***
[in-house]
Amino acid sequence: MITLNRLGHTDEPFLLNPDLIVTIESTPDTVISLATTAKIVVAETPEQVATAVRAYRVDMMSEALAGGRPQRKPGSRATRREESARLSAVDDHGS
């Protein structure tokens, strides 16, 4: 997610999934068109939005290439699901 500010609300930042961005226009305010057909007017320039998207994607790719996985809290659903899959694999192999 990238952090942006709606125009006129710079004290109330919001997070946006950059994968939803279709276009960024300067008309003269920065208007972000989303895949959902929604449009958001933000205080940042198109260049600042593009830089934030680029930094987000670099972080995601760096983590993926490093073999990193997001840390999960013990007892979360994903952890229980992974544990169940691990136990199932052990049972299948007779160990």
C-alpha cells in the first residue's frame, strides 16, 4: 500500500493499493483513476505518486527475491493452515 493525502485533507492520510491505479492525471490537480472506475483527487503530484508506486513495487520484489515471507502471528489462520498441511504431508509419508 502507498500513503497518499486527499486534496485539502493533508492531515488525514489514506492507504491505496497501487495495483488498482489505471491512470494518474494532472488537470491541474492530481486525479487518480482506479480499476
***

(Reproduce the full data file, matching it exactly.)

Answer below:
[in-house]
Amino acid sequence: MITLNRLGHTDEPFLLNPDLIVTIESTPDTVISLATTAKIVVAETPEQVATAVRAYRVDMMSEALAGGRPQRKPGSRATRREESARLSAVDDHGS
């Protein structure tokens, strides 16, 4: 997610999934068109939005290439699901 500010609300930042961005226009305010057909007017320039998207994607790719996985809290659903899959694999192999 990238952090942006709606125009006129710079004290109330919001997070946006950059994968939803279709276009960024300067008309003269920065208007972000989303895949959902929604449009958001933000205080940042198109260049600042593009830089934030680029930094987000670099972080995601760096983590993926490093073999990193997001840390999960013990007892979360994903952890229980992974544990169940691990136990199932052990049972299948007779160990």
C-alpha cells in the first residue's frame, strides 16, 4: 500500500493499493483513476505518486527475491493452515 493525502485533507492520510491505479492525471490537480472506475483527487503530484508506486513495487520484489515471507502471528489462520498441511504431508509419508 502507498500513503497518499486527499486534496485539502493533508492531515488525514489514506492507504491505496497501487495495483488498482489505471491512470494518474494532472488537470491541474492530481486525479487518480482506479480499476